One of America’s most prominent Reform rabbis is accusing one of America’s most prominent Orthodox rabbis of potentially provoking “a billion Muslims” into launching a jihad against Israel.
The spark that ignited this literary dust-up is an essay in the September issue of Commentary by Rabbi Meir Soloveichik, supporting freedom of worship for Jews at Judaism’s holiest site, the Temple Mount in Jerusalem. The Israeli authorities currently permit small groups of Jewish worshippers to gather in one corner of the 37-acre plateau.
Writing in Ha’aretz, Rabbi Eric H. Yoffie, former president of the Union for Reform Judaism, called Rabbi Soloveichik’s position “idiotic and potentially catastrophic,” because it “may lead to holy war between Jews and more than a billion Muslims.” The Al-Aqsa mosque is situated in one part of the plaza, and Muslim leaders oppose Jews praying anywhere in the vicinity.
The accusation that Jews are to blame for provoking Arab violence has a long history.
In 1929, for example, the American consul-general in Jerusalem, Paul Knabenshue, claimed that the Arab massacre of 67 Jews in Hebron was the result of “provocative acts” by Jews in Jerusalem, such as demonstrating for Jewish prayer rights at the Western Wall.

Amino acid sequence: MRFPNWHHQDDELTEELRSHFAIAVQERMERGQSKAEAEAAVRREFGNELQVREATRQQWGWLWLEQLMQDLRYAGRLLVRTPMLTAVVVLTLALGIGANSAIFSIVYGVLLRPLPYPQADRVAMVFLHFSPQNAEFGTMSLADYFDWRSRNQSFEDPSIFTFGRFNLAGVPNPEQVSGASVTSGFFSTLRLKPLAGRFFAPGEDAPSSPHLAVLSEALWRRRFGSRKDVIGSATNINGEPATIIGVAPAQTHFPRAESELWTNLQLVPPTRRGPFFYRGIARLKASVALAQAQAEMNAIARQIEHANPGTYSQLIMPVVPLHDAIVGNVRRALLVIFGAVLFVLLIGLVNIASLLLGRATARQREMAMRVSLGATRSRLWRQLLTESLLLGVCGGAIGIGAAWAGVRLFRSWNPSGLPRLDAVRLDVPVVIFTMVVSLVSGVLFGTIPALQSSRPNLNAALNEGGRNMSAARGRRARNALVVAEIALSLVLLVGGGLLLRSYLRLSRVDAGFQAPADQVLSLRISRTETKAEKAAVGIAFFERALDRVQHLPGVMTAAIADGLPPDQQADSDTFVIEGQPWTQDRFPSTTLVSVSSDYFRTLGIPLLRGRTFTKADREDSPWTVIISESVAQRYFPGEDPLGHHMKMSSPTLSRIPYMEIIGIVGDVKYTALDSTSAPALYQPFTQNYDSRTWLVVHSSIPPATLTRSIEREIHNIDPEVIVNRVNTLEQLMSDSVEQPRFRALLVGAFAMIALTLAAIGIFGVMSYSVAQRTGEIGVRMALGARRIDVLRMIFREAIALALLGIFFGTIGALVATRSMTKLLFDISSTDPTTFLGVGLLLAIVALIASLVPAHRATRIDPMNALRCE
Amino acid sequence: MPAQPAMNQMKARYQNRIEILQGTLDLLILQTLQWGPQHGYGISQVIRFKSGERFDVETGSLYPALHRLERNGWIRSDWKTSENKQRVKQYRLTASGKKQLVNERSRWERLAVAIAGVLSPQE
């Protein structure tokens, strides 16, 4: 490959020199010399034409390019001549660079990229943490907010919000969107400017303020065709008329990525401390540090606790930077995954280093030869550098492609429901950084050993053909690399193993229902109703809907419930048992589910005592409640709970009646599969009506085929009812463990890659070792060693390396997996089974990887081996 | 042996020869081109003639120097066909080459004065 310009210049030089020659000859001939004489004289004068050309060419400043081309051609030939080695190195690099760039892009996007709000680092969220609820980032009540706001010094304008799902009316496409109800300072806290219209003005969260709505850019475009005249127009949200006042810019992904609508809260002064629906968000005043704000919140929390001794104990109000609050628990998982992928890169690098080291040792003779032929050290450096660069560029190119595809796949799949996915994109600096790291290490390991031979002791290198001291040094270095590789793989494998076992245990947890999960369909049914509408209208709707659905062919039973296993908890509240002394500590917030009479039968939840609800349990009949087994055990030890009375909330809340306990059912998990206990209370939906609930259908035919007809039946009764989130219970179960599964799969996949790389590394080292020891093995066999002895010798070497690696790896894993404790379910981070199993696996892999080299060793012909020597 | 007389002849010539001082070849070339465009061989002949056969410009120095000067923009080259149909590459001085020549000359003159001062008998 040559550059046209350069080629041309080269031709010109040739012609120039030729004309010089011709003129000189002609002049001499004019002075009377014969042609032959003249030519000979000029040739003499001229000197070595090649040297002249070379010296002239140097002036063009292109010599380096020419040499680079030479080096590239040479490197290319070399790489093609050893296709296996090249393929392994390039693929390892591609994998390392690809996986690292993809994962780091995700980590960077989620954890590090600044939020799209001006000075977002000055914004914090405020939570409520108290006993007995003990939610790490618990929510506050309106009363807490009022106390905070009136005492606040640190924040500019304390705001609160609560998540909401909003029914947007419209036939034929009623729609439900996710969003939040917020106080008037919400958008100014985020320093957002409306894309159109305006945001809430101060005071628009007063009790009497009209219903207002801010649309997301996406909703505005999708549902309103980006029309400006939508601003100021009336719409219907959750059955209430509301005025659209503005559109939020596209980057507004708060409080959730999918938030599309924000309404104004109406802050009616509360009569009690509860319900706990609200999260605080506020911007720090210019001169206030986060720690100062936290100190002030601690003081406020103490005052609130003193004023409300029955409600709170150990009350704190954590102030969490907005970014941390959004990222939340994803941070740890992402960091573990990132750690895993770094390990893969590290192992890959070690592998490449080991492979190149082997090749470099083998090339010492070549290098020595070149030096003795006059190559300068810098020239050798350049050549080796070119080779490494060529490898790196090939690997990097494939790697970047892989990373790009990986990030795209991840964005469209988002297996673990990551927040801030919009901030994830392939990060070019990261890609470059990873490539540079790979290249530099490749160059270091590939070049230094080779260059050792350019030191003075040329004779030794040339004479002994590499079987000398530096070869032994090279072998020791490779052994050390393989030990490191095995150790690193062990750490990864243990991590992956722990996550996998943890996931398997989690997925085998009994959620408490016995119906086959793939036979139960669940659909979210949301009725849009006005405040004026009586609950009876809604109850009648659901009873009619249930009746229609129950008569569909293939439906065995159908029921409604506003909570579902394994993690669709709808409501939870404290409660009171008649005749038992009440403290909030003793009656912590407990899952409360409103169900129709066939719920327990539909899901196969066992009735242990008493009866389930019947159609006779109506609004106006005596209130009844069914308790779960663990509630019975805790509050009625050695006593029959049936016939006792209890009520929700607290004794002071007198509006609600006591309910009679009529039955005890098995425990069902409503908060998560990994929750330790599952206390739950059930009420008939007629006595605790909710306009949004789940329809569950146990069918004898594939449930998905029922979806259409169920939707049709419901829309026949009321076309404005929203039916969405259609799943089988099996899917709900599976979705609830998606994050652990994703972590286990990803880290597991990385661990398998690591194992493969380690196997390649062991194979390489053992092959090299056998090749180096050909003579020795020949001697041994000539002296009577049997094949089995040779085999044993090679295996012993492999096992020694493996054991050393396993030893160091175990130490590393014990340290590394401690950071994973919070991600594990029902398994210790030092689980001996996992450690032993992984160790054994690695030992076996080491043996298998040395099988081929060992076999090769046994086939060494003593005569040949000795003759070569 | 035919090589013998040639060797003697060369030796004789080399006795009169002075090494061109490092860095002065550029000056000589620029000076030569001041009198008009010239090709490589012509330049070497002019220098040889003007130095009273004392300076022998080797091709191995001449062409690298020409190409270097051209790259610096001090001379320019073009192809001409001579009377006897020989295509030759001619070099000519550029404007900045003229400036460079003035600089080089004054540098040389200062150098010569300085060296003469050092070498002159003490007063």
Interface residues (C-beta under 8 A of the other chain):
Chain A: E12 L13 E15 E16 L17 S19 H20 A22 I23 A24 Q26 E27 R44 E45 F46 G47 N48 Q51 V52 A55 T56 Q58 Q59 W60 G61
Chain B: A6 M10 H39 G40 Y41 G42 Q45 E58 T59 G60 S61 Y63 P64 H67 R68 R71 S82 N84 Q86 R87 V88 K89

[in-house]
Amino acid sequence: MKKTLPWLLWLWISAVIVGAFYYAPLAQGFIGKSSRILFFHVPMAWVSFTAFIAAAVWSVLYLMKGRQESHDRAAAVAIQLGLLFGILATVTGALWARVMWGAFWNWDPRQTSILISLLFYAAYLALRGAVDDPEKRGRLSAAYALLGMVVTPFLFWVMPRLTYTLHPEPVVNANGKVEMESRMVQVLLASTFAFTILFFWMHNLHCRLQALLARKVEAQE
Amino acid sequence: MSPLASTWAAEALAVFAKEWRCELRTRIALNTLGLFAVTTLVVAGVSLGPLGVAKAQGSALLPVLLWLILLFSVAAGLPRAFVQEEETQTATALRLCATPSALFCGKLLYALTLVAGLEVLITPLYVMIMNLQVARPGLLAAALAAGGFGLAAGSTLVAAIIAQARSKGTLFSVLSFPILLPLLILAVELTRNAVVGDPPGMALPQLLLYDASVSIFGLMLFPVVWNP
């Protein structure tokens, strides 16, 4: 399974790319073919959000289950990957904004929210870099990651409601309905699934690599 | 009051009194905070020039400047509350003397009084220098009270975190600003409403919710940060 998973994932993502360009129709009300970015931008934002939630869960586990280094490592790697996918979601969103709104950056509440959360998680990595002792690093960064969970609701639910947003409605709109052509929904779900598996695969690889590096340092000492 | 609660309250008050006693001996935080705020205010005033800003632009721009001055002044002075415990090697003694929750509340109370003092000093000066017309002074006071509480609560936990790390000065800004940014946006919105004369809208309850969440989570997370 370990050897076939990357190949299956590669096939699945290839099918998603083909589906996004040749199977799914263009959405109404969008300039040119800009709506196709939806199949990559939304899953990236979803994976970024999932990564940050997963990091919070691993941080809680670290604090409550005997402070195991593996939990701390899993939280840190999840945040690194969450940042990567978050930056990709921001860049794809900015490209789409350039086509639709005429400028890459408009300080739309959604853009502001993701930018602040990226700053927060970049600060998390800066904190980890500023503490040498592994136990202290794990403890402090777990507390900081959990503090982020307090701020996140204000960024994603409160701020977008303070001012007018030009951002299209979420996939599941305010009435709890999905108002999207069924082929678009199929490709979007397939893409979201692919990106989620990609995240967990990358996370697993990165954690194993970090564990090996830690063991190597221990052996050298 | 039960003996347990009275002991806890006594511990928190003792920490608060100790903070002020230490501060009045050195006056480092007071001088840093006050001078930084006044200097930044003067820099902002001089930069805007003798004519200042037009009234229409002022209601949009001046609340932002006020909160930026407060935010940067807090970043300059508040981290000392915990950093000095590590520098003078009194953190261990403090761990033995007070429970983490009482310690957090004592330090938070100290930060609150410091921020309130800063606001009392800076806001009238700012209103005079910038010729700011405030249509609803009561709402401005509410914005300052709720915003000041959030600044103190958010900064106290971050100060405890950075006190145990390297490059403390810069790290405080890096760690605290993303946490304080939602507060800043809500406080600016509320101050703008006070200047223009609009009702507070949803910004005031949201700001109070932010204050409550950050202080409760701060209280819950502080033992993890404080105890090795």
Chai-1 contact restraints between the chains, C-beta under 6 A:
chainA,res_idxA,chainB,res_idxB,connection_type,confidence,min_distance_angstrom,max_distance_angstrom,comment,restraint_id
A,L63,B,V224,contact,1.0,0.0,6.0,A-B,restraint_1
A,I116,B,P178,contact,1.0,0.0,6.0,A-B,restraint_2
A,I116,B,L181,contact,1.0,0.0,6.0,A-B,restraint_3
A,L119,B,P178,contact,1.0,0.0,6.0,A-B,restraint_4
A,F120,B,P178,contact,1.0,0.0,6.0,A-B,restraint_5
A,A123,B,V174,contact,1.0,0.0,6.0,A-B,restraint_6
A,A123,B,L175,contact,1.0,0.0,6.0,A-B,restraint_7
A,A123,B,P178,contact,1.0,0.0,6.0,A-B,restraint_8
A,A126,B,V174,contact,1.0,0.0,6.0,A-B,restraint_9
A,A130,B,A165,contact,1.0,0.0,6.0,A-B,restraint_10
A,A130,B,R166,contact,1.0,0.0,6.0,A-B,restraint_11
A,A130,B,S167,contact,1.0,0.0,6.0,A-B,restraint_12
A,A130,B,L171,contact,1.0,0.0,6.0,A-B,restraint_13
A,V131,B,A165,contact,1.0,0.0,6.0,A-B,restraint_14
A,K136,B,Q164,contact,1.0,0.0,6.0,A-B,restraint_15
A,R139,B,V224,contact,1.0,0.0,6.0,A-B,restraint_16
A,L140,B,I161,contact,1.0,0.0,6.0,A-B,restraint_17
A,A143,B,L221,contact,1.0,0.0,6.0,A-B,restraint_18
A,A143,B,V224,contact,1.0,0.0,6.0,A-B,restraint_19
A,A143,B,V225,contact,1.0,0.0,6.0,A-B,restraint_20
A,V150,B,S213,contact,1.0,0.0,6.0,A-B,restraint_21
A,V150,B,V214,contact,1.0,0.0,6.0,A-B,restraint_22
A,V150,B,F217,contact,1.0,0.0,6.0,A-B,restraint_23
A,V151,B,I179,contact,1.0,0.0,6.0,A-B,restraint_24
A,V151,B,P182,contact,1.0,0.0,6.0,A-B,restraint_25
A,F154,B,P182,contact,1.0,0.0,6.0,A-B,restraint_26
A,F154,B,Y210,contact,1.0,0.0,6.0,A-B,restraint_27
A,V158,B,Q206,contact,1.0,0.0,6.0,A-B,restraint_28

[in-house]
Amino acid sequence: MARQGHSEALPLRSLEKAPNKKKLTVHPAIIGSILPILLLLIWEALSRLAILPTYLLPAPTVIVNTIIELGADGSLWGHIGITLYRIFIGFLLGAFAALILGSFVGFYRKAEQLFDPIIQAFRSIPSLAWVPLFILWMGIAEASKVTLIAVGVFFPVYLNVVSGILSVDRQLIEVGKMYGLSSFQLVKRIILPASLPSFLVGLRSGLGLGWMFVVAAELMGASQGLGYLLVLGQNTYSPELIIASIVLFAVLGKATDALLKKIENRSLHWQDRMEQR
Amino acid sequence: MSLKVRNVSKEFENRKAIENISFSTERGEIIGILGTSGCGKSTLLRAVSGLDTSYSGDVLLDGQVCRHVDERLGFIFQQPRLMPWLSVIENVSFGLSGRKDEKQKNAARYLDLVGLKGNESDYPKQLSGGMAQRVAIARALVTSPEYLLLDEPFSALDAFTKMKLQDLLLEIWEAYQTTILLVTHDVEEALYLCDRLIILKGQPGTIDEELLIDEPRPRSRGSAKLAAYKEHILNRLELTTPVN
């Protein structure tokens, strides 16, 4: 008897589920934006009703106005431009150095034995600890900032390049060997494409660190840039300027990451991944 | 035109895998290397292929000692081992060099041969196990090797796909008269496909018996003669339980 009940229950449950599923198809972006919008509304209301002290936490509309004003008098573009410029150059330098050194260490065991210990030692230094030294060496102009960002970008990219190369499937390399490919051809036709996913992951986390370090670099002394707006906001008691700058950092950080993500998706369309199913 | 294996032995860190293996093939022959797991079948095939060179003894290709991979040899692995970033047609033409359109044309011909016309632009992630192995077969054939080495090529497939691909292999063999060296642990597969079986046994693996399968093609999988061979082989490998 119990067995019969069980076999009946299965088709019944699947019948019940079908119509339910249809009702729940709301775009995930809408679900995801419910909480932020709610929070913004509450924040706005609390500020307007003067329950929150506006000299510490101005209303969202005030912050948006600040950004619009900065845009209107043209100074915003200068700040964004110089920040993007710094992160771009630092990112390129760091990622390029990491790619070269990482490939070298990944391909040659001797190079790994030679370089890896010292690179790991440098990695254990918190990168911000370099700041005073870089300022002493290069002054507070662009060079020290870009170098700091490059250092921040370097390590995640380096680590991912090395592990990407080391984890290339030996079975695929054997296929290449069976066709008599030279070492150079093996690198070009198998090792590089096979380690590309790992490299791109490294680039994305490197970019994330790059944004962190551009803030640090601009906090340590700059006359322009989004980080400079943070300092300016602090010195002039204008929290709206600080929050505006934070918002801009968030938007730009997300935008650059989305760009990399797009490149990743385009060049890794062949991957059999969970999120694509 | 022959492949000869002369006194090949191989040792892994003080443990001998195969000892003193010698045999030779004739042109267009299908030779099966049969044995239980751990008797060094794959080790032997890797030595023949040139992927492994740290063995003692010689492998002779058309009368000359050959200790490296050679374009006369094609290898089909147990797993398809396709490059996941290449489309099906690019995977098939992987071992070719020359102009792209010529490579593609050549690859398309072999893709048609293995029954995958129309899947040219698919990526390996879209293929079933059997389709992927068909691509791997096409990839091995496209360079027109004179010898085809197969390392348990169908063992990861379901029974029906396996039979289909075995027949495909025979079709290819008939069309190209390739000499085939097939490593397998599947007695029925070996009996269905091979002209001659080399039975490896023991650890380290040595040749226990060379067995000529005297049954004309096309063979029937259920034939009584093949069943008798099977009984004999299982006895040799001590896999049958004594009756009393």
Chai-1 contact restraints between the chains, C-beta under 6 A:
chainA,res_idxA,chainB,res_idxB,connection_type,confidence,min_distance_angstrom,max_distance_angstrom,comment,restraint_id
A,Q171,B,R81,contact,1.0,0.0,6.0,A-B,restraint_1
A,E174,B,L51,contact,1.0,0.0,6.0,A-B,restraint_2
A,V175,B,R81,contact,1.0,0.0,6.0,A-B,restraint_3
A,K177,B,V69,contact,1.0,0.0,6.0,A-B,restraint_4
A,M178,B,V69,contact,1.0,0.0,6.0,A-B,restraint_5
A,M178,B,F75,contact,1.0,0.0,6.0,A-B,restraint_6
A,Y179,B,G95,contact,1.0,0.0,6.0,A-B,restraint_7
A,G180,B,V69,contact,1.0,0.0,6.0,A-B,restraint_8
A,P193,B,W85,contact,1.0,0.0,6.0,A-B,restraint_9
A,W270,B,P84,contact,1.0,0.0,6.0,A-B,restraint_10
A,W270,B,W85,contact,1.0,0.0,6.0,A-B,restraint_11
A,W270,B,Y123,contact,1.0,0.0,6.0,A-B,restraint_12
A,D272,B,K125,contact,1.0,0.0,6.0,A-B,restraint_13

In her book The Year After the Riots, Professor Naomi Cohen describes Knabenshue’s harsh position regarding the Wall in terms that echo some of today’s discussions about the Temple Mount: “Individual Jews only and not organized religious services should be permitted there.”
American Jewish anti-Zionists shared Knabenshue’s perspective. A headline in the Yiddish-language Communist newspaper Freiheit declared: “Zionist-Fascists Have Provoked the Arab Uprising.” Reform rabbi William Fineshriber of Philadelphia charged that the Zionist goal of a Jewish majority in Palestine was “enraging the Arabs” and “will lead to more massacres.” His colleague Rabbi Louis Wolsey claimed the “political” tone of “Zionist propaganda” provoked the Hebron pogrom.